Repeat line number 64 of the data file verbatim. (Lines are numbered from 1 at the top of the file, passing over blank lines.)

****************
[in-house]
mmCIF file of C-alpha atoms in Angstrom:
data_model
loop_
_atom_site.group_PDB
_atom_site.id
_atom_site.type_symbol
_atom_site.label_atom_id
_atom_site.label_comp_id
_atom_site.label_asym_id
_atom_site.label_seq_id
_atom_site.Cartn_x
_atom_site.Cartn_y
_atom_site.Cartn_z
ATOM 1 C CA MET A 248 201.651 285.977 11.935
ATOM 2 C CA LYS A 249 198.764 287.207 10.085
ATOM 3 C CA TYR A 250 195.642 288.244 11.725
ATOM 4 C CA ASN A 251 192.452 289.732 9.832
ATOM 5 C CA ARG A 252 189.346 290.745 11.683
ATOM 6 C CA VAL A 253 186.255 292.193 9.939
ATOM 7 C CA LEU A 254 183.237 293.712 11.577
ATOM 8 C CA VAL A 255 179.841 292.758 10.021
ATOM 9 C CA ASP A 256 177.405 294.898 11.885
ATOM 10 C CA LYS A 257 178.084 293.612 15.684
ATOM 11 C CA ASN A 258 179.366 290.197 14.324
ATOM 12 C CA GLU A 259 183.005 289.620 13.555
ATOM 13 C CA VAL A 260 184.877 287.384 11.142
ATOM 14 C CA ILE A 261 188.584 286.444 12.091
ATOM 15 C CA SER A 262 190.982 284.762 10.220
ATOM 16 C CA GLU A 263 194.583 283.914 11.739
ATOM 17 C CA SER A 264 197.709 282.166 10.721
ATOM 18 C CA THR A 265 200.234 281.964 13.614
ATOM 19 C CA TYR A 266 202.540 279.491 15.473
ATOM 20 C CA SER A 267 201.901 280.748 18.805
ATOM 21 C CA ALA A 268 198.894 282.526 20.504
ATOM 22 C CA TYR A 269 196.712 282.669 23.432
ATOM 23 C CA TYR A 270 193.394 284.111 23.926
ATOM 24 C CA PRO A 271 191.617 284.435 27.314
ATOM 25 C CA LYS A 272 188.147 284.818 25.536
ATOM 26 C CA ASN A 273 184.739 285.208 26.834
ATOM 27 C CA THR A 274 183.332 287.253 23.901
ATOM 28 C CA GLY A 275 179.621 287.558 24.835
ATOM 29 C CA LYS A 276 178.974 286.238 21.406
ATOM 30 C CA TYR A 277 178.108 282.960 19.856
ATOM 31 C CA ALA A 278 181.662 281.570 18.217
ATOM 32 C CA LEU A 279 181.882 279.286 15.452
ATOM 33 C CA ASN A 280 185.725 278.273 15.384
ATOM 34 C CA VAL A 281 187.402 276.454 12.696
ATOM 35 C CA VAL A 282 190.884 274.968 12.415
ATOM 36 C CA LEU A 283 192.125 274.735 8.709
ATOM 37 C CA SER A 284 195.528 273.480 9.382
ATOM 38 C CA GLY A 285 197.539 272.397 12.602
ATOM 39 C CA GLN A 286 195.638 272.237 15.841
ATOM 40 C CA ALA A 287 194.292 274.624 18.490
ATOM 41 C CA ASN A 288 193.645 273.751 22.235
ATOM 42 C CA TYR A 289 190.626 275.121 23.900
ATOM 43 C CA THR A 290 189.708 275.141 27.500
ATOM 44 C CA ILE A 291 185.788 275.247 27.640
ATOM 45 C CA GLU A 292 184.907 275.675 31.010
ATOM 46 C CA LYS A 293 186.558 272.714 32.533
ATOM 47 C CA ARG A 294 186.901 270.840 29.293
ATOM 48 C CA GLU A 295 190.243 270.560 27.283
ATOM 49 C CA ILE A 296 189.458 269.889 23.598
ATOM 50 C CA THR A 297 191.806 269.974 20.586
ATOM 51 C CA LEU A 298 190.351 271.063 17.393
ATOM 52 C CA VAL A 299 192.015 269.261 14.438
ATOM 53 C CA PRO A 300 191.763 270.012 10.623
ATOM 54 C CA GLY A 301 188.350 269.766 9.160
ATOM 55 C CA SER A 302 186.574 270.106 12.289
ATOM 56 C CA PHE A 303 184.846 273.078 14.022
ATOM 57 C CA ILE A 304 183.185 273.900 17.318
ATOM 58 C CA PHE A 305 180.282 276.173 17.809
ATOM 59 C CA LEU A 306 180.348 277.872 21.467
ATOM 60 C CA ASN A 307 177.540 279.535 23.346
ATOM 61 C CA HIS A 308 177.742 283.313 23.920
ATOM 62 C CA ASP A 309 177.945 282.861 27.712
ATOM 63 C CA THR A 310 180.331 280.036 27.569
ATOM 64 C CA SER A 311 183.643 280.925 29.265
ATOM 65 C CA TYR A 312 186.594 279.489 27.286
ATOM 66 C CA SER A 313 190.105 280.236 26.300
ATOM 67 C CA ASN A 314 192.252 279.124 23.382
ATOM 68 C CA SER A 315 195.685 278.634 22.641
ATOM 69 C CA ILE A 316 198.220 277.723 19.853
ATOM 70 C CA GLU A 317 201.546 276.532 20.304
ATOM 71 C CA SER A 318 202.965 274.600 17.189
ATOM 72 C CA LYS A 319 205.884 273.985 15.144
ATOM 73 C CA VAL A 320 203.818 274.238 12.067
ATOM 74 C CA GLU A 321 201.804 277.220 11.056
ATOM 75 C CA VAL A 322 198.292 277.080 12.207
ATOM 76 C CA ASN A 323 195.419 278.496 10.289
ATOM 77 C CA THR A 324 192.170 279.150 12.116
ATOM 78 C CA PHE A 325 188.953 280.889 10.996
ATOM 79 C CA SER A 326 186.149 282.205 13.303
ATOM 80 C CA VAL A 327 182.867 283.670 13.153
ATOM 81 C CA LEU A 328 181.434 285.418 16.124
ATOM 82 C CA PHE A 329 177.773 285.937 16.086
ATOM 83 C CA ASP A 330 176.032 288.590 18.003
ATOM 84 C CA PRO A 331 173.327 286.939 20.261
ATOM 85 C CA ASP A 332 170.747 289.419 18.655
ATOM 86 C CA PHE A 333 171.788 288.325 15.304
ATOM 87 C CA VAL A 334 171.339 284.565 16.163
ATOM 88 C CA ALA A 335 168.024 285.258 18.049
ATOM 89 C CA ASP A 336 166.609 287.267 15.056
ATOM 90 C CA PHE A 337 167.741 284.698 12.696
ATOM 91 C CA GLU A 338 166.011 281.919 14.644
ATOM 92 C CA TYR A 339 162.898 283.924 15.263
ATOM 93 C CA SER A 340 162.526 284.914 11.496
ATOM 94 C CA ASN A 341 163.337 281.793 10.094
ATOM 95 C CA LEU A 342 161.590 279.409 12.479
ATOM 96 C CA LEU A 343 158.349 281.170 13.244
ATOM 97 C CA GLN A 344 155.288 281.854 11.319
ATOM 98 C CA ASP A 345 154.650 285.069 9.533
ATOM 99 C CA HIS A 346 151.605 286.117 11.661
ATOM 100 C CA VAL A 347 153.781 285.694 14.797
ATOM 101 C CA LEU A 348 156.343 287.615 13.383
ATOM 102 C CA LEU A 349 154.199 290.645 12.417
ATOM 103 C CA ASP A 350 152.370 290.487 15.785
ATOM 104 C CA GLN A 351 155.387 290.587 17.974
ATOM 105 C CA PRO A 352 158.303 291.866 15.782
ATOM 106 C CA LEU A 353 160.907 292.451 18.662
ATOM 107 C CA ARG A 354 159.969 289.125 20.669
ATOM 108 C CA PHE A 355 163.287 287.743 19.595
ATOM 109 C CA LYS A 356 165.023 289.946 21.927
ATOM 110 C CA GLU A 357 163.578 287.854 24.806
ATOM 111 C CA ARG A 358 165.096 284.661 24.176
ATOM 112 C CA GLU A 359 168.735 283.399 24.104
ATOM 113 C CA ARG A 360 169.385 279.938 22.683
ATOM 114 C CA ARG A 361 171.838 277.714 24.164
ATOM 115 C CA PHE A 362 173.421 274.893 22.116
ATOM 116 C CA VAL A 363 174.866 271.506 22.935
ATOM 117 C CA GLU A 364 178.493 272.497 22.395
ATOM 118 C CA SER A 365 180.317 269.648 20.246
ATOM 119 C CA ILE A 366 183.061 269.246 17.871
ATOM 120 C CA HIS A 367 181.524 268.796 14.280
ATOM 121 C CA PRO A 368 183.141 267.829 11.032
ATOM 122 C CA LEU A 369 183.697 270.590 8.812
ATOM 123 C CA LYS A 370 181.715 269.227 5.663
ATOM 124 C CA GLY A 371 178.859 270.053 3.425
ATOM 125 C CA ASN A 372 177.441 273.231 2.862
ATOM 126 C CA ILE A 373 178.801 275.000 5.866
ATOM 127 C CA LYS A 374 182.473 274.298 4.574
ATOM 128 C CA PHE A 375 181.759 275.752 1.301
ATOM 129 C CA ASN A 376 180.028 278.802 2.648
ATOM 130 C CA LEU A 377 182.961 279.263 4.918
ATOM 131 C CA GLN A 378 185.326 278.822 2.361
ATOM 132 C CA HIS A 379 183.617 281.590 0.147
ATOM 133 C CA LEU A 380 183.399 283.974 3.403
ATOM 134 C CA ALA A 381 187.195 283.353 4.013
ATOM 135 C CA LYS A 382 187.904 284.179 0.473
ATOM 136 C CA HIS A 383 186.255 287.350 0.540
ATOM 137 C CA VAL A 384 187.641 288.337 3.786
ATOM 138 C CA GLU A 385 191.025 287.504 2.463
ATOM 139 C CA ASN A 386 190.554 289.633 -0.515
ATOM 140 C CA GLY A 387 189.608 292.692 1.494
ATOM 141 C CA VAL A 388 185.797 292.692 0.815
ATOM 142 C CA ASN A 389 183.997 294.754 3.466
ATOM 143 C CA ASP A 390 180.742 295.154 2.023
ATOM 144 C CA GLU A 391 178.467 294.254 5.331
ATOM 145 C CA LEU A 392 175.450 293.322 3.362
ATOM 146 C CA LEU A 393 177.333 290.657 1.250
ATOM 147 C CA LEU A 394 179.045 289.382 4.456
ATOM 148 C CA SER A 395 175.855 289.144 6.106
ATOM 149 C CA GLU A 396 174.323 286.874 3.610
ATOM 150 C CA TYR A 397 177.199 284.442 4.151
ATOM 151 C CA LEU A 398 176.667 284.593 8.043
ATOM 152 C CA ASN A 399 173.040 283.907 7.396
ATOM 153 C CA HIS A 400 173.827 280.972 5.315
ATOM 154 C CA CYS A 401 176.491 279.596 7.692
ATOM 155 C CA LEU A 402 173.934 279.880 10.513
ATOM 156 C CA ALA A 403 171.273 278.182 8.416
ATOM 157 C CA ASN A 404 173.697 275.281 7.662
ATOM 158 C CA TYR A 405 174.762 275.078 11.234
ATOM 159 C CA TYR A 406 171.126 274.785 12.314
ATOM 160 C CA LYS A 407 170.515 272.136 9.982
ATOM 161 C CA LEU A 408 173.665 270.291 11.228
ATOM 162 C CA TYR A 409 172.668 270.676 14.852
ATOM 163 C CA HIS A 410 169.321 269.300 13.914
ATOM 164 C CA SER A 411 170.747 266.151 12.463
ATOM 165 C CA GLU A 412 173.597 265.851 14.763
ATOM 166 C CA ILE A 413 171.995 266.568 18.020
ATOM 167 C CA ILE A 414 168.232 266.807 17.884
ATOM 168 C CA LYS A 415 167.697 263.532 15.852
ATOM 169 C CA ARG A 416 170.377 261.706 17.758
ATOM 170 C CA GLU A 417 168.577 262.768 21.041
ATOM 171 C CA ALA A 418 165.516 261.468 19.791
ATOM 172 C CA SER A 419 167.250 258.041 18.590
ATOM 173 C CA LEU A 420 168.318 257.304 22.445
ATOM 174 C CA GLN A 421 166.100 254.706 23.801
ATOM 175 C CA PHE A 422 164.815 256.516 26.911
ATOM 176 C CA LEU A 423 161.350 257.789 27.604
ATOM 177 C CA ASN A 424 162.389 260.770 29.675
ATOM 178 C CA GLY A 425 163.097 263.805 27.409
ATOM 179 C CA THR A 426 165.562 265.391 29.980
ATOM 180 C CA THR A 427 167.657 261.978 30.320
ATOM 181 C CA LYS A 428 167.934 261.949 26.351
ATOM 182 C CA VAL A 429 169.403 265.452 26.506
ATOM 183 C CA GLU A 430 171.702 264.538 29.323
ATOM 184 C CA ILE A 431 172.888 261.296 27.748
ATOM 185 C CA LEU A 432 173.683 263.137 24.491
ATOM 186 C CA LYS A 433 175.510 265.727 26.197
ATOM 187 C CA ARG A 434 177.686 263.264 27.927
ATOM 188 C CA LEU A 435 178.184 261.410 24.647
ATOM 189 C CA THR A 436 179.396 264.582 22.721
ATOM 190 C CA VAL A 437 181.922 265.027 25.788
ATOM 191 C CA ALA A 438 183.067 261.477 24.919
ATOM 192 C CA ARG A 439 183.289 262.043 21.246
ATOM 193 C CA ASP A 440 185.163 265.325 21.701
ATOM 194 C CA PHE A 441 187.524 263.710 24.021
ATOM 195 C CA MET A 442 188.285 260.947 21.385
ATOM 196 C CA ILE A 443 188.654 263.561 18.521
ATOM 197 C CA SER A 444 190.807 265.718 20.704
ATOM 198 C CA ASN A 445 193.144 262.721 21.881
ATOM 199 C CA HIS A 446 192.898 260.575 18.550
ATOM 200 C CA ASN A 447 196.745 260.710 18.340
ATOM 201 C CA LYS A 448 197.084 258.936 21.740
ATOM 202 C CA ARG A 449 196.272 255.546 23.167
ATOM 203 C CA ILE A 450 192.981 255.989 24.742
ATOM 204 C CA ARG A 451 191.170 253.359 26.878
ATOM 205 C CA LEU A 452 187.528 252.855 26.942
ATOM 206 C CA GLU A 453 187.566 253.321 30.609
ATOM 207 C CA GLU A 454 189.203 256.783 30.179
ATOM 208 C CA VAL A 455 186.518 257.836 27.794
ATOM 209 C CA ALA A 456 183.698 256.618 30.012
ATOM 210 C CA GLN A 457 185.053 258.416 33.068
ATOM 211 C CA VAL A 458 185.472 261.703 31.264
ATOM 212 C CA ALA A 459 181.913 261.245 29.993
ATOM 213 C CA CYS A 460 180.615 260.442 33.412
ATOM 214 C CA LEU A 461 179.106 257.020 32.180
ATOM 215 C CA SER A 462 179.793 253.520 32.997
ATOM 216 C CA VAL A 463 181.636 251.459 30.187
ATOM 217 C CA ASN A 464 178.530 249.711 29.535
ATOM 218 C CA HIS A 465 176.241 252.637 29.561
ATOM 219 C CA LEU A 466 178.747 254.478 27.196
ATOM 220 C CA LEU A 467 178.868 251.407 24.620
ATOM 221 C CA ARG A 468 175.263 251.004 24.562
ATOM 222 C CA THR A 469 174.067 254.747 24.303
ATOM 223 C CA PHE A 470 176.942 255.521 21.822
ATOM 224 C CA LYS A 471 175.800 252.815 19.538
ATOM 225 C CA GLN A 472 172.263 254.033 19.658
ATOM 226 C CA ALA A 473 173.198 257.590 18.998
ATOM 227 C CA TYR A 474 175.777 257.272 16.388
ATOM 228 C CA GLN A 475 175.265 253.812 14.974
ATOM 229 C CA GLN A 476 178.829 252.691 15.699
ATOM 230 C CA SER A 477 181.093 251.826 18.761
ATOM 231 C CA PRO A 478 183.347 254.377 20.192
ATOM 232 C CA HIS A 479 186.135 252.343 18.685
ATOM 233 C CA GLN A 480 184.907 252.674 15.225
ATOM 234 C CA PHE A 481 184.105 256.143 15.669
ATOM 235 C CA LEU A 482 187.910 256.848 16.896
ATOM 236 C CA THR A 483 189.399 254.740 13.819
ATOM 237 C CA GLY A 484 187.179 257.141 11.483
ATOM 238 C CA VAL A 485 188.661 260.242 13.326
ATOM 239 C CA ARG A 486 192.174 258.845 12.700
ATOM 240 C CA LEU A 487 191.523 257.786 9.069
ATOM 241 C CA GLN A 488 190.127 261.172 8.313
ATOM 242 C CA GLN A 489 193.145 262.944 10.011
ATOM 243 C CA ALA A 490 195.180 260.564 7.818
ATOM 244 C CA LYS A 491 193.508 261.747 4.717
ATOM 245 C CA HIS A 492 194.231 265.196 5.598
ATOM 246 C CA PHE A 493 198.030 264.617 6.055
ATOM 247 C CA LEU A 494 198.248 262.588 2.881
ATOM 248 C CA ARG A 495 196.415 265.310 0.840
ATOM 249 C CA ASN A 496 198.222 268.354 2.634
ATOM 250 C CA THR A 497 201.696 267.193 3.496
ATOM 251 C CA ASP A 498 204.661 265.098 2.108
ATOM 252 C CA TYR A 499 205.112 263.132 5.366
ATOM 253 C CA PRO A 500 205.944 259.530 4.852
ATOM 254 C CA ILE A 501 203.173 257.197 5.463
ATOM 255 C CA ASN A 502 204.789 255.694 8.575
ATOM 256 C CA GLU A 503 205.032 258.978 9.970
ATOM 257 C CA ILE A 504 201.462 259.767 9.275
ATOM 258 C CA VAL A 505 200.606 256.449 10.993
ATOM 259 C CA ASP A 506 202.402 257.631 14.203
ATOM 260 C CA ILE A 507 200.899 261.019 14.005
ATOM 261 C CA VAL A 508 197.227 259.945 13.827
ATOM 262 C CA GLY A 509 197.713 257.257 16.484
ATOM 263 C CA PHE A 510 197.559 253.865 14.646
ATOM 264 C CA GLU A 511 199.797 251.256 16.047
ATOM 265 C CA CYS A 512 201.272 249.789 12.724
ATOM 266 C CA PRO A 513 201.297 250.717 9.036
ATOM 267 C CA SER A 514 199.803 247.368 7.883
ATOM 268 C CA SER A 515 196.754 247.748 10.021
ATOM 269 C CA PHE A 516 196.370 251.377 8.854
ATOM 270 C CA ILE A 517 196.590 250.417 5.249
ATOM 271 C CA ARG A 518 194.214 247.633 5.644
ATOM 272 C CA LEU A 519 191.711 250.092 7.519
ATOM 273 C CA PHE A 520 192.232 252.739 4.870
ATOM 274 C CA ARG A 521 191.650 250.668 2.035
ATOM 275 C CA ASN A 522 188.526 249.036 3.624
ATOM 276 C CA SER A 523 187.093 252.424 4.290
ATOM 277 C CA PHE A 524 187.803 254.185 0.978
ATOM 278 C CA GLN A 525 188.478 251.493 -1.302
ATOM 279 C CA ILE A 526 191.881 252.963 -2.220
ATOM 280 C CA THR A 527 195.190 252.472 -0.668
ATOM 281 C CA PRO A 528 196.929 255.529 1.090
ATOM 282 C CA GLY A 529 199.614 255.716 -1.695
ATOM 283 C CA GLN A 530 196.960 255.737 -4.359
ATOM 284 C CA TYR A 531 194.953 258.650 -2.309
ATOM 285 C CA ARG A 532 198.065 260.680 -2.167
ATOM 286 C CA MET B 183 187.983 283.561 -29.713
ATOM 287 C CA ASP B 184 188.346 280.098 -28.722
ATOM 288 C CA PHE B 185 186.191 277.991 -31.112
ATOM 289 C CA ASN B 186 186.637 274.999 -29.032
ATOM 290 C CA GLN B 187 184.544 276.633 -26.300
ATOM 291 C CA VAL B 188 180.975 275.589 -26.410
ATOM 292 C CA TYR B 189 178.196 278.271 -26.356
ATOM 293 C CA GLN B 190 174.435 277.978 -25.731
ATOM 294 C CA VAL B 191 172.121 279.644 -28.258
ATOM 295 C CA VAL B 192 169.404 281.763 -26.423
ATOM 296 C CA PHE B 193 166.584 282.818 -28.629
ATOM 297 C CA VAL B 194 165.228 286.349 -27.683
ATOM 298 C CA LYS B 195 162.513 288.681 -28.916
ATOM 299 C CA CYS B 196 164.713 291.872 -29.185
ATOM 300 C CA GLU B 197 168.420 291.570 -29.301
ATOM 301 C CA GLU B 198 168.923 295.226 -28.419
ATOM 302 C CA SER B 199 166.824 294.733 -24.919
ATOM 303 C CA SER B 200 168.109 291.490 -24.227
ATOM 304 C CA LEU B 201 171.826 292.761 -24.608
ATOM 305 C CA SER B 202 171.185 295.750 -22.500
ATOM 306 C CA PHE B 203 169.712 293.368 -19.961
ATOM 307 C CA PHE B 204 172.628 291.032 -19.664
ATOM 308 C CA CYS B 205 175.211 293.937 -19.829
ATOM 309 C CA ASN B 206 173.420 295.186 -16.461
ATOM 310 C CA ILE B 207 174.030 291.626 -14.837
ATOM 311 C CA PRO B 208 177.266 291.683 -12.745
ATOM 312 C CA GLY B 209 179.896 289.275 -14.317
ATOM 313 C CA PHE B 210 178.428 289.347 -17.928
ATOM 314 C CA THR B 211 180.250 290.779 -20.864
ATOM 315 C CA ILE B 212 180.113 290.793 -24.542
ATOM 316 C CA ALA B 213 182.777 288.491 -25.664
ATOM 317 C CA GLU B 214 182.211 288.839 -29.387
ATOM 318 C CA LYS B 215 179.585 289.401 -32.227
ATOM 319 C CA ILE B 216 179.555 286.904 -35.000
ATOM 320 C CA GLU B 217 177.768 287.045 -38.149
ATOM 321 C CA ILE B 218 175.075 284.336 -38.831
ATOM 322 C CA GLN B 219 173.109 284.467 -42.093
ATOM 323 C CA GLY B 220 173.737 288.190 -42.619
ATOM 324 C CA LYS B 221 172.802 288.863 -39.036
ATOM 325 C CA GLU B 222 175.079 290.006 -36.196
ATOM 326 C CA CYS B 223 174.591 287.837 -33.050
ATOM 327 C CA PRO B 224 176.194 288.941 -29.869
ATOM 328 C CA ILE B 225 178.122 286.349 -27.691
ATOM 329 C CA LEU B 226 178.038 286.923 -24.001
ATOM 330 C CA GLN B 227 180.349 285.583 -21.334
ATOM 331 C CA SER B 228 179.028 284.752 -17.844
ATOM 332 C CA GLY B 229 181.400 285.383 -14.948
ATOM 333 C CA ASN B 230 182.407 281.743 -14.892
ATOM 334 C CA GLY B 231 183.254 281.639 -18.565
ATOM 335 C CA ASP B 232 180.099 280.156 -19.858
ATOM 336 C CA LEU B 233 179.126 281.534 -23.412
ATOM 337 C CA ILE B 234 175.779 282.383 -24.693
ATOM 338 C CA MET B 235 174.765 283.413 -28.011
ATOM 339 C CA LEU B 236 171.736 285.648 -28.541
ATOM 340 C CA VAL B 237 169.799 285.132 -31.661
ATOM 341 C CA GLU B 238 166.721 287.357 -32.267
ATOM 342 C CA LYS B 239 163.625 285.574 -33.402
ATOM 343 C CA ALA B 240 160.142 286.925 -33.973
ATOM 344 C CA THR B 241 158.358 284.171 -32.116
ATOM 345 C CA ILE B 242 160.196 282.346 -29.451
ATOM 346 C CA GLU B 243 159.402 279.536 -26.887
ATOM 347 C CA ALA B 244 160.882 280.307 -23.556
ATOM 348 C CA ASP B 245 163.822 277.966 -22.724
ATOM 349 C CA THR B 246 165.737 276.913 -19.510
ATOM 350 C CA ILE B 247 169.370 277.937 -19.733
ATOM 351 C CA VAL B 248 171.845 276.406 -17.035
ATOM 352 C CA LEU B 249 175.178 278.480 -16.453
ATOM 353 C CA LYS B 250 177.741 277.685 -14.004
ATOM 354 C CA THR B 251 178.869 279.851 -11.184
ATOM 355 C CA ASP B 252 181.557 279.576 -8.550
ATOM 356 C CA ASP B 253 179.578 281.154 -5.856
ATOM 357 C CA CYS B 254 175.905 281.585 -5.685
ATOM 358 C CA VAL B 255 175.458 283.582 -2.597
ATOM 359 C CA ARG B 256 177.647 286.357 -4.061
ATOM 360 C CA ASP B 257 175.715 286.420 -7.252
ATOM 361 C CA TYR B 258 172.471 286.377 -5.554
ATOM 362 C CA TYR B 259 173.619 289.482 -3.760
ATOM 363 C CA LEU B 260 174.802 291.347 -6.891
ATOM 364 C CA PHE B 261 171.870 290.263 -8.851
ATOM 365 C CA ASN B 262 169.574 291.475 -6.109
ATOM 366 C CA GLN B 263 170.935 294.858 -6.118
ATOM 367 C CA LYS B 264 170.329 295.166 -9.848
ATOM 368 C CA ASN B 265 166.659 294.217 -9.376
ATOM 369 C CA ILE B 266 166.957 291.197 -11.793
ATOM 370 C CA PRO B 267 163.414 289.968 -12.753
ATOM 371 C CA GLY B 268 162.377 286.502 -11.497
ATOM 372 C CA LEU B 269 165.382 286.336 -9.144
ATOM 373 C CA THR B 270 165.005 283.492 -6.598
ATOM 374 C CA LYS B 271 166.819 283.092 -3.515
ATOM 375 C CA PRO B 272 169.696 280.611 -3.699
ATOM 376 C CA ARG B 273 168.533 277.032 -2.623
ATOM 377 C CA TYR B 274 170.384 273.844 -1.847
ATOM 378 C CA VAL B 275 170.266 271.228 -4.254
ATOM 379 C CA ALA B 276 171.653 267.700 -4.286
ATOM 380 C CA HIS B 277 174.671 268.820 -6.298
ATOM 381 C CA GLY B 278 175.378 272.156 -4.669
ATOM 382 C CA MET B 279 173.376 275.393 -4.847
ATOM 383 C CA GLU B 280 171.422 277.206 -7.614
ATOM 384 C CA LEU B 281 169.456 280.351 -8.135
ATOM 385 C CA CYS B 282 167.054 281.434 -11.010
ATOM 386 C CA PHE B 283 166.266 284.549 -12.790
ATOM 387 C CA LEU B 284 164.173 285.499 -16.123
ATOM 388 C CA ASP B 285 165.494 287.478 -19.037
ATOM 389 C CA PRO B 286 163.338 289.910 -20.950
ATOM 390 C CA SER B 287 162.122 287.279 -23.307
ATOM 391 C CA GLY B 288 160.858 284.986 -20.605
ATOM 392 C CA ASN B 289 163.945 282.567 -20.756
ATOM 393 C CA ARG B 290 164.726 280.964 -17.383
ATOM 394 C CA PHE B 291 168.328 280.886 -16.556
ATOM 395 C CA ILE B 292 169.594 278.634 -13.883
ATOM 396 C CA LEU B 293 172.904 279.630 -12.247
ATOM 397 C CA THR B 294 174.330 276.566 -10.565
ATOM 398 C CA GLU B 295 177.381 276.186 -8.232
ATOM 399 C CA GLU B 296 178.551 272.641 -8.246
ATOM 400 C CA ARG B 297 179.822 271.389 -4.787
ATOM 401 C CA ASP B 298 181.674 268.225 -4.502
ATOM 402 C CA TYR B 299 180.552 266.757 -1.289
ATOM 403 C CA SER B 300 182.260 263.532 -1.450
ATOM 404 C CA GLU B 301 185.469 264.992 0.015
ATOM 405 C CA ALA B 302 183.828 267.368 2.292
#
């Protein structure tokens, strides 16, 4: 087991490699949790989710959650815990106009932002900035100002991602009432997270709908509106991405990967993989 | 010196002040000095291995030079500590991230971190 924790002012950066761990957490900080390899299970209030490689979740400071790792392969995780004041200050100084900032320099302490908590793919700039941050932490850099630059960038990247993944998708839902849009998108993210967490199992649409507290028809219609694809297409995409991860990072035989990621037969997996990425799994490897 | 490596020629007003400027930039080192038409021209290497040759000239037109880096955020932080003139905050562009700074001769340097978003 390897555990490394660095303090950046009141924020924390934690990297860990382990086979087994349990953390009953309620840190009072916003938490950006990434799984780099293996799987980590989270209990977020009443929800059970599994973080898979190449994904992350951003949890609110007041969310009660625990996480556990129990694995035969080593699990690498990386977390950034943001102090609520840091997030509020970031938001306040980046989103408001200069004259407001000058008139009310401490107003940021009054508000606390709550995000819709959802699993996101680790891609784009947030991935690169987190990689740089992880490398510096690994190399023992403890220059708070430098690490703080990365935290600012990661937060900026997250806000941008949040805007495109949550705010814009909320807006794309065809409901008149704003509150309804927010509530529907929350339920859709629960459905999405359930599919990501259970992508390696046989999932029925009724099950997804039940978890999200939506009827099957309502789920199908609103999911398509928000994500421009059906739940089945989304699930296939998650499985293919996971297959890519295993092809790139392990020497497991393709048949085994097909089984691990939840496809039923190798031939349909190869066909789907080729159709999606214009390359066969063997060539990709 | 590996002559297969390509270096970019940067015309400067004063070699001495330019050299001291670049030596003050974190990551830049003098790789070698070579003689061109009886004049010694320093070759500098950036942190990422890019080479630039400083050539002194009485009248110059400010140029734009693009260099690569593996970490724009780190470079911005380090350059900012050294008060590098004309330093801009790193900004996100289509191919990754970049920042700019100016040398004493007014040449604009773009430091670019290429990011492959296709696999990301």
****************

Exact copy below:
ATOM 50 C CA THR A 297 191.806 269.974 20.586